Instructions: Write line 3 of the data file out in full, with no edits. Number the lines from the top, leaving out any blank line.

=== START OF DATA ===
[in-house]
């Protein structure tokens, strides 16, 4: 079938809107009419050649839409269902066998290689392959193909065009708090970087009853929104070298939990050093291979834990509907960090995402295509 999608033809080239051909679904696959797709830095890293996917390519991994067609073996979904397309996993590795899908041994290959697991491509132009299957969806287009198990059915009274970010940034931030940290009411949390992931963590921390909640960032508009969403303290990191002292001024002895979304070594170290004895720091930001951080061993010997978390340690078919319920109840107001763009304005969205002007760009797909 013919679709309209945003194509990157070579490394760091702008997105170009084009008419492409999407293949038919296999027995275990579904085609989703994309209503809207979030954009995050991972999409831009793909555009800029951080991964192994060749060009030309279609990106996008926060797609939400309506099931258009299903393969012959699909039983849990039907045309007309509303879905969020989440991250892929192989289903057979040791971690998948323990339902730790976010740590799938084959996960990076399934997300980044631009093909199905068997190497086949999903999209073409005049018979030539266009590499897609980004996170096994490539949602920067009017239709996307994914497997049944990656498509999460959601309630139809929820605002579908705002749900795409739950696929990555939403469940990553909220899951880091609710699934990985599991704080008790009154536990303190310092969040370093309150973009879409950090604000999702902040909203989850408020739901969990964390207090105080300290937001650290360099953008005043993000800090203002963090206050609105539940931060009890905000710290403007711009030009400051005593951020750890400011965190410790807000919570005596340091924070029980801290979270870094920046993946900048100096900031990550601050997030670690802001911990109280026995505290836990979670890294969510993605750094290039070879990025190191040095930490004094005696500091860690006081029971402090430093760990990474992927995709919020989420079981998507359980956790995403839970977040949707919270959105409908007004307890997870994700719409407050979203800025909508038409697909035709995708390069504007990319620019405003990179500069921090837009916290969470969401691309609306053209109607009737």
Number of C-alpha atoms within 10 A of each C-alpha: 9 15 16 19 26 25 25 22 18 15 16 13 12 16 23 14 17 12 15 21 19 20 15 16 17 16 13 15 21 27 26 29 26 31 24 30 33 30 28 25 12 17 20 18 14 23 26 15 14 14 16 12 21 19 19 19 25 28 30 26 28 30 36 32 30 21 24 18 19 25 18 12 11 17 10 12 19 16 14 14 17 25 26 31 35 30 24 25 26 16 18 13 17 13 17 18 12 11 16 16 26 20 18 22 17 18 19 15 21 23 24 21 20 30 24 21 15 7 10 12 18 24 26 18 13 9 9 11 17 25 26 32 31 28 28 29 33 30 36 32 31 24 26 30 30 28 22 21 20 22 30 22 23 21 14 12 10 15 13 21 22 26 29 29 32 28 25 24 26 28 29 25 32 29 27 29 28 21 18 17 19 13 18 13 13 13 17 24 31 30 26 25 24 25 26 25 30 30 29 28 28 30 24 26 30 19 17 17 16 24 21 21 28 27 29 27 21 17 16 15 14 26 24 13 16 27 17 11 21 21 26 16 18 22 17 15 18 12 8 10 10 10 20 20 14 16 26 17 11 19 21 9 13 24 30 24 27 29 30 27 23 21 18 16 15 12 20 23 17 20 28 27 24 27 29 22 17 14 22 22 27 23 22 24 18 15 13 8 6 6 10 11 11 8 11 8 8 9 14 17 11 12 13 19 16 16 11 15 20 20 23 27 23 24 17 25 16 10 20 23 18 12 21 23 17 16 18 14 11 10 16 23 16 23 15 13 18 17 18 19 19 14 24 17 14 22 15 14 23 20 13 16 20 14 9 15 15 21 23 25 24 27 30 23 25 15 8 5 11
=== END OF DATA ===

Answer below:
Number of C-alpha atoms within 10 A of each C-alpha: 9 15 16 19 26 25 25 22 18 15 16 13 12 16 23 14 17 12 15 21 19 20 15 16 17 16 13 15 21 27 26 29 26 31 24 30 33 30 28 25 12 17 20 18 14 23 26 15 14 14 16 12 21 19 19 19 25 28 30 26 28 30 36 32 30 21 24 18 19 25 18 12 11 17 10 12 19 16 14 14 17 25 26 31 35 30 24 25 26 16 18 13 17 13 17 18 12 11 16 16 26 20 18 22 17 18 19 15 21 23 24 21 20 30 24 21 15 7 10 12 18 24 26 18 13 9 9 11 17 25 26 32 31 28 28 29 33 30 36 32 31 24 26 30 30 28 22 21 20 22 30 22 23 21 14 12 10 15 13 21 22 26 29 29 32 28 25 24 26 28 29 25 32 29 27 29 28 21 18 17 19 13 18 13 13 13 17 24 31 30 26 25 24 25 26 25 30 30 29 28 28 30 24 26 30 19 17 17 16 24 21 21 28 27 29 27 21 17 16 15 14 26 24 13 16 27 17 11 21 21 26 16 18 22 17 15 18 12 8 10 10 10 20 20 14 16 26 17 11 19 21 9 13 24 30 24 27 29 30 27 23 21 18 16 15 12 20 23 17 20 28 27 24 27 29 22 17 14 22 22 27 23 22 24 18 15 13 8 6 6 10 11 11 8 11 8 8 9 14 17 11 12 13 19 16 16 11 15 20 20 23 27 23 24 17 25 16 10 20 23 18 12 21 23 17 16 18 14 11 10 16 23 16 23 15 13 18 17 18 19 19 14 24 17 14 22 15 14 23 20 13 16 20 14 9 15 15 21 23 25 24 27 30 23 25 15 8 5 11